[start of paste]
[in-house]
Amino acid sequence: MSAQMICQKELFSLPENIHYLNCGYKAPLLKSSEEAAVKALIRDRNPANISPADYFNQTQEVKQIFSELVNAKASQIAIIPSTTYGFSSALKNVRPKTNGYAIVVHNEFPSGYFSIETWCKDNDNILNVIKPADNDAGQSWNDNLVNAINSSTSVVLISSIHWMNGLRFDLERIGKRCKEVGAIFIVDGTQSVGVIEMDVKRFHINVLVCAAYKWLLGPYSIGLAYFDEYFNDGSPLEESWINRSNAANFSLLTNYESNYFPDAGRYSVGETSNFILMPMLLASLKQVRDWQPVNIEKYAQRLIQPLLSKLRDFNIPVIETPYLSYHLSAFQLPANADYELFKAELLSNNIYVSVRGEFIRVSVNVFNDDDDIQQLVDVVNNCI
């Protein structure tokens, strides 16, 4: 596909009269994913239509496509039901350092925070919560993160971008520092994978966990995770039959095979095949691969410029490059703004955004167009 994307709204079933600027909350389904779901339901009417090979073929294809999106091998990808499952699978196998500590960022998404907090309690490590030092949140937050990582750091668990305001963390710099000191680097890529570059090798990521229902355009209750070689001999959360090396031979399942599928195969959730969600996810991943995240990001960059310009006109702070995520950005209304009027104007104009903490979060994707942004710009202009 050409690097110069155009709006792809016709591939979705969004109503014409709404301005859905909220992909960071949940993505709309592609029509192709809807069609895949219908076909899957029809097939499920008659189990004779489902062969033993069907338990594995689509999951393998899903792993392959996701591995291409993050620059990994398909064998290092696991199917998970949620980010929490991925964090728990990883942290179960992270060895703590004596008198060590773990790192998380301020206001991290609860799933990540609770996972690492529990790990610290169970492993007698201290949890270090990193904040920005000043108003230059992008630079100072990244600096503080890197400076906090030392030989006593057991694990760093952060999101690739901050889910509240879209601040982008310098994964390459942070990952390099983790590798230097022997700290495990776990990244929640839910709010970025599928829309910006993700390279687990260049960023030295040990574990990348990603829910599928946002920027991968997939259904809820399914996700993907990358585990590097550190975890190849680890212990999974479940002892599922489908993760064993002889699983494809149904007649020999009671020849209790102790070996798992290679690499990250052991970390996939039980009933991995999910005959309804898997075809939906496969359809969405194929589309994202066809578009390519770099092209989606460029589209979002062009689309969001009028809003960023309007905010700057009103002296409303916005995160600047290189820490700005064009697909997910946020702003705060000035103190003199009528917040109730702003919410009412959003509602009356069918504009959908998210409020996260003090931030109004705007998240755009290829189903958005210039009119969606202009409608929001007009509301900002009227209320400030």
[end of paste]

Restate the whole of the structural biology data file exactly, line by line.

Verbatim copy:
[in-house]
Amino acid sequence: MSAQMICQKELFSLPENIHYLNCGYKAPLLKSSEEAAVKALIRDRNPANISPADYFNQTQEVKQIFSELVNAKASQIAIIPSTTYGFSSALKNVRPKTNGYAIVVHNEFPSGYFSIETWCKDNDNILNVIKPADNDAGQSWNDNLVNAINSSTSVVLISSIHWMNGLRFDLERIGKRCKEVGAIFIVDGTQSVGVIEMDVKRFHINVLVCAAYKWLLGPYSIGLAYFDEYFNDGSPLEESWINRSNAANFSLLTNYESNYFPDAGRYSVGETSNFILMPMLLASLKQVRDWQPVNIEKYAQRLIQPLLSKLRDFNIPVIETPYLSYHLSAFQLPANADYELFKAELLSNNIYVSVRGEFIRVSVNVFNDDDDIQQLVDVVNNCI
């Protein structure tokens, strides 16, 4: 596909009269994913239509496509039901350092925070919560993160971008520092994978966990995770039959095979095949691969410029490059703004955004167009 994307709204079933600027909350389904779901339901009417090979073929294809999106091998990808499952699978196998500590960022998404907090309690490590030092949140937050990582750091668990305001963390710099000191680097890529570059090798990521229902355009209750070689001999959360090396031979399942599928195969959730969600996810991943995240990001960059310009006109702070995520950005209304009027104007104009903490979060994707942004710009202009 050409690097110069155009709006792809016709591939979705969004109503014409709404301005859905909220992909960071949940993505709309592609029509192709809807069609895949219908076909899957029809097939499920008659189990004779489902062969033993069907338990594995689509999951393998899903792993392959996701591995291409993050620059990994398909064998290092696991199917998970949620980010929490991925964090728990990883942290179960992270060895703590004596008198060590773990790192998380301020206001991290609860799933990540609770996972690492529990790990610290169970492993007698201290949890270090990193904040920005000043108003230059992008630079100072990244600096503080890197400076906090030392030989006593057991694990760093952060999101690739901050889910509240879209601040982008310098994964390459942070990952390099983790590798230097022997700290495990776990990244929640839910709010970025599928829309910006993700390279687990260049960023030295040990574990990348990603829910599928946002920027991968997939259904809820399914996700993907990358585990590097550190975890190849680890212990999974479940002892599922489908993760064993002889699983494809149904007649020999009671020849209790102790070996798992290679690499990250052991970390996939039980009933991995999910005959309804898997075809939906496969359809969405194929589309994202066809578009390519770099092209989606460029589209979002062009689309969001009028809003960023309007905010700057009103002296409303916005995160600047290189820490700005064009697909997910946020702003705060000035103190003199009528917040109730702003919410009412959003509602009356069918504009959908998210409020996260003090931030109004705007998240755009290829189903958005210039009119969606202009409608929001007009509301900002009227209320400030």